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It’s me again, back with a new review of Old World! I want to thank Mohawk Games and their publisher Hooded Horse for being kind enough to provide me with a copy of the Steam version for review purposes. This is more of an impressions review than anything else, but it’s great to see it finally available on the main PC platforms. Old World made my Hidden Gems list last year, partly because I picked it up very late in the year and didn’t get more time with it.
If you asked me what my favorite types of games were, the strategy genre would be pretty high up my list. My gaming tastes have changed greatly in recent years. While I still sway towards RPG, simulation, and sandbox games, I’ve branched out more recently. I’ve grown to enjoy shooters as long as they have some immersive or customization aspects, such as the Stalker series, Ready or Not, or Cyberpunk. Chill, wholesome games have also been more enjoyable. A few years ago, I would never have liked games such as l Lost Ember, Spiritfarer, and Alba: A Wildlife Adventure, but I seek them out more frequently. Tastes can change frequently with time.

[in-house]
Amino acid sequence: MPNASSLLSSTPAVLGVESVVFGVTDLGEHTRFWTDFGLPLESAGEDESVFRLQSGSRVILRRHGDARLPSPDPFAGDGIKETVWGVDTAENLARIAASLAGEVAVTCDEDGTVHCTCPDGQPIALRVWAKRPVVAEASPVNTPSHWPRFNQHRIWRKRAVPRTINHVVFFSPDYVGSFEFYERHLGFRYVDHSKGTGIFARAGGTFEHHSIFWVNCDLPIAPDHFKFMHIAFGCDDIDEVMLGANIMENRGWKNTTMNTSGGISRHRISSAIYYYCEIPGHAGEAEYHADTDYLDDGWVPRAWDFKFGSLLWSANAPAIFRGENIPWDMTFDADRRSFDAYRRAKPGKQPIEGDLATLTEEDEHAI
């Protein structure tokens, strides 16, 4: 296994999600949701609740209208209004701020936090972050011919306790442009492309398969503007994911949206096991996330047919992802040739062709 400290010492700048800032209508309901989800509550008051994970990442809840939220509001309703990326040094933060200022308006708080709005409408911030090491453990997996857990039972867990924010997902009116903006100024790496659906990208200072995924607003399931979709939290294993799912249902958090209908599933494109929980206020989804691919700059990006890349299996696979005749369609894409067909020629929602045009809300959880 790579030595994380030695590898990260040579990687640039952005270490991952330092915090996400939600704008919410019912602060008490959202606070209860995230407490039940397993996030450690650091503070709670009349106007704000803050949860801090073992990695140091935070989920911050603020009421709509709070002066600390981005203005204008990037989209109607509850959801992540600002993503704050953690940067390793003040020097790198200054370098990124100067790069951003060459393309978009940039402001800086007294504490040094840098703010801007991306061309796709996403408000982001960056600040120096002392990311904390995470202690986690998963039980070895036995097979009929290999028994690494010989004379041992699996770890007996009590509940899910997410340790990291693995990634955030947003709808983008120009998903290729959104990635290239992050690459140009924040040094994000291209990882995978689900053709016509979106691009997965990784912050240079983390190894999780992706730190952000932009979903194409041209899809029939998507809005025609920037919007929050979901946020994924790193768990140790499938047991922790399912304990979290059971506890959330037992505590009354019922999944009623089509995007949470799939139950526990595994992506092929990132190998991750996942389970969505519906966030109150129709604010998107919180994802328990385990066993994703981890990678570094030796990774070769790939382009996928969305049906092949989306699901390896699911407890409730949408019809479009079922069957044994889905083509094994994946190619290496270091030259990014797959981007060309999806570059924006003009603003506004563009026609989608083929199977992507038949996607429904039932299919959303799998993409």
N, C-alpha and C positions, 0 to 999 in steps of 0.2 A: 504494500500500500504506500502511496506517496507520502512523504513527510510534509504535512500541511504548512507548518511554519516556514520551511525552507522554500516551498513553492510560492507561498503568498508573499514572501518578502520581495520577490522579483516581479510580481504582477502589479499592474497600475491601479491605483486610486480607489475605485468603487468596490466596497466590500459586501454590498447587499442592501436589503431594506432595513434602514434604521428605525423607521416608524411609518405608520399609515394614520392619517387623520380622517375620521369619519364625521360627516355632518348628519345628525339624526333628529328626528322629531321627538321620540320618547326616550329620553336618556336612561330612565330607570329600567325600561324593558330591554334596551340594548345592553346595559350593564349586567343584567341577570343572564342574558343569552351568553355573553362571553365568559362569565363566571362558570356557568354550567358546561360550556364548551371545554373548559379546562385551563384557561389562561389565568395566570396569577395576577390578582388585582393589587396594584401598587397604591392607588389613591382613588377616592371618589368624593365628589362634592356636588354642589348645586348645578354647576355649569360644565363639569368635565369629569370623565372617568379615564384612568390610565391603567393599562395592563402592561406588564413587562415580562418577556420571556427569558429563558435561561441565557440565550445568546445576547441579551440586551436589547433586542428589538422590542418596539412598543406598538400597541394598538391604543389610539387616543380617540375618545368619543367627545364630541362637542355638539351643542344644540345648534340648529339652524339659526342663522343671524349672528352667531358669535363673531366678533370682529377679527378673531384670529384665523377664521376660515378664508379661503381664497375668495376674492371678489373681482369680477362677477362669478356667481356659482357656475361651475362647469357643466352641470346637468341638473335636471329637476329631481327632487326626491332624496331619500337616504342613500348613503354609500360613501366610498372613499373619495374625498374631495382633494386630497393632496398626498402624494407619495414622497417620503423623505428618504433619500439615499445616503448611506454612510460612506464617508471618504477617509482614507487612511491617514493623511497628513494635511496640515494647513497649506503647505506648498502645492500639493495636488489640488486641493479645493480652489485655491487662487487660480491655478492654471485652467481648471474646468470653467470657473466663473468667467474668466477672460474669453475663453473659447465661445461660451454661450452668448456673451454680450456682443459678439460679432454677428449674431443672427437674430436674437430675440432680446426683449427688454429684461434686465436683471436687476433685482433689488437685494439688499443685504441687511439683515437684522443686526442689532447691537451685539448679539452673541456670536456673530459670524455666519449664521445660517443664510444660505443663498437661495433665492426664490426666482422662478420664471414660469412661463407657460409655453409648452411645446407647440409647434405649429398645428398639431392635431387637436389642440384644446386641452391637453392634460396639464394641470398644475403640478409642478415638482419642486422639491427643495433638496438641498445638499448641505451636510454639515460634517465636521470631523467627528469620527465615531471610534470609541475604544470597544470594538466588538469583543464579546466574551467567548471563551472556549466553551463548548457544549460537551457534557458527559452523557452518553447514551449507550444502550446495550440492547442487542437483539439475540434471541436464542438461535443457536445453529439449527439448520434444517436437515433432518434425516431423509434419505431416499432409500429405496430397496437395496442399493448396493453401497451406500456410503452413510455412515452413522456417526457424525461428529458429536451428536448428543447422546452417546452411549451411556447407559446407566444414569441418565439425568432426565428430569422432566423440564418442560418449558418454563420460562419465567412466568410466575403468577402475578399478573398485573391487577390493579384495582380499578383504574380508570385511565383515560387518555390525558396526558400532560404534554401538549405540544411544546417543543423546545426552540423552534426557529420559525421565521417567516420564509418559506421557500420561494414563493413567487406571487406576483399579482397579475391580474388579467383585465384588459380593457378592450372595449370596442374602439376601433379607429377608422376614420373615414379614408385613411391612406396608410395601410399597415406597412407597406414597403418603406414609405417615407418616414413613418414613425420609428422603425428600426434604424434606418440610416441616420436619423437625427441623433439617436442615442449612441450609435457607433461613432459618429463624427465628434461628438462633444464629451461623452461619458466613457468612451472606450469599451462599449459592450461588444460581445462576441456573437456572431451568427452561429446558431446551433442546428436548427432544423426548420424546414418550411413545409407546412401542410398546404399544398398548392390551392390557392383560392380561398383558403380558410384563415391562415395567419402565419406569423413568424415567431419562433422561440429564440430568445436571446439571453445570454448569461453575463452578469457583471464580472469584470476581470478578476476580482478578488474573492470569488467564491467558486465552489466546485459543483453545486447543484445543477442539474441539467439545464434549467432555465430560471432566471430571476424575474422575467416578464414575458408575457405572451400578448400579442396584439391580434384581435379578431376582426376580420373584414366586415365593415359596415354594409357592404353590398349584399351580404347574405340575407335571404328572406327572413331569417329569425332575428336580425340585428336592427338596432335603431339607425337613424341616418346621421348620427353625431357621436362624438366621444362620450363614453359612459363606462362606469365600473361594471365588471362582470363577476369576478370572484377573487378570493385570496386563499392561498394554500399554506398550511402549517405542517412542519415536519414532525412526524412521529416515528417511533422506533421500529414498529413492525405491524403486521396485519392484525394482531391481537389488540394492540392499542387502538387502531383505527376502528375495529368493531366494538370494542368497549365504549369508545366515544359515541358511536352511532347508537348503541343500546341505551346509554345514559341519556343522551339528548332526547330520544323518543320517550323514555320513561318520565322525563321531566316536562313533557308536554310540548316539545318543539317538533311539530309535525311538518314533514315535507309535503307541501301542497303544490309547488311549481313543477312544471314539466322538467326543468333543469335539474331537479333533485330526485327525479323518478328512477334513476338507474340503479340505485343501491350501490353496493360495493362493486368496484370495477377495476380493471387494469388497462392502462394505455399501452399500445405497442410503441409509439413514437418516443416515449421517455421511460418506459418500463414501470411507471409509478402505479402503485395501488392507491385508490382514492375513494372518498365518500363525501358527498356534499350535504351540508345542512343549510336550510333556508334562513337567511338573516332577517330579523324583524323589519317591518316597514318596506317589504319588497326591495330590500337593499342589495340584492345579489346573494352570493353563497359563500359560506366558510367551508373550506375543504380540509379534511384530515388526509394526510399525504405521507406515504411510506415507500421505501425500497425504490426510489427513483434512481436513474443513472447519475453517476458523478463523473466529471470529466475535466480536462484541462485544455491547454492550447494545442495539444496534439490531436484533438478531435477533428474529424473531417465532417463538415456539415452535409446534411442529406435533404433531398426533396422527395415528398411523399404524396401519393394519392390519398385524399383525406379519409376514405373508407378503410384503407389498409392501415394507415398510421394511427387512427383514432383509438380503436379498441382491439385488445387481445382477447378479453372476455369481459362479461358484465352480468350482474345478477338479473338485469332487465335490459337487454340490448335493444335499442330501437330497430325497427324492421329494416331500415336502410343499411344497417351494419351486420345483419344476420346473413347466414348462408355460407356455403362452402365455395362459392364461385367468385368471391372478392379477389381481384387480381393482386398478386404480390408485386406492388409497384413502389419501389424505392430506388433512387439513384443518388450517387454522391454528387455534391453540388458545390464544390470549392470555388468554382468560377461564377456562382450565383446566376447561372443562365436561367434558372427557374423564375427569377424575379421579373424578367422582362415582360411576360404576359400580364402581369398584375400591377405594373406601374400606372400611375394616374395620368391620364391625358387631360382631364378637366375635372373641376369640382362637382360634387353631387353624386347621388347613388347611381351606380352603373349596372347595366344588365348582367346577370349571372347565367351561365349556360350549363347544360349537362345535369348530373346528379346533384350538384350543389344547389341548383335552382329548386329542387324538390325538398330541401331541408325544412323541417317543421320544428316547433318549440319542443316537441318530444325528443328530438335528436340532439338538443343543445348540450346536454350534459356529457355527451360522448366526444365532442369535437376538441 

I’ve always enjoyed strategy games, though. Strategy games have been high on my priority list, especially the 4X genre. Explore, Expand, Exploit and Exterminate, lovely words that sum up: build a gigantic empire and take over the world or universe. They’ve had steady releases over the last few years, trying to become the next Civilisation series. Humankind came out last year to a lot of hype, and I wish I enjoyed it more. While I had fun with it at times, parts just feel too unbalanced and buggy: bad things for a strategy game. It helps that Humankind is part of the massive Xbox Game Pass system, which is a great way for people to try out games they might otherwise reject without paying for a game upfront. I might write something about the Game Pass and gaming subscription systems in the future, and I always recommend it as an option for people who want to test games before buying them outright to own them.
Old World didn’t receive much attention when it was released last year, partly due to its timed exclusivity on the Epic Games Store. The Epic Store’s focus on timed exclusivity has brought plenty of controversy for consumers, and I understand the annoyance it causes. I’m not keen on exclusivity either for games, though I find the whole thing petty at times. Guess I don’t get angry about stuff much. Still, Old World is now out on all PC platforms, launching in May on Steam and GOG. It’s a solid 4X title that focuses heavily on story choices and boasts some impressive customization. Options and choices are great for strategy games, and Old World packs a lot into its package. I like it a lot more than I did Humankind, and Old World has the potential to challenge the Civilisation series.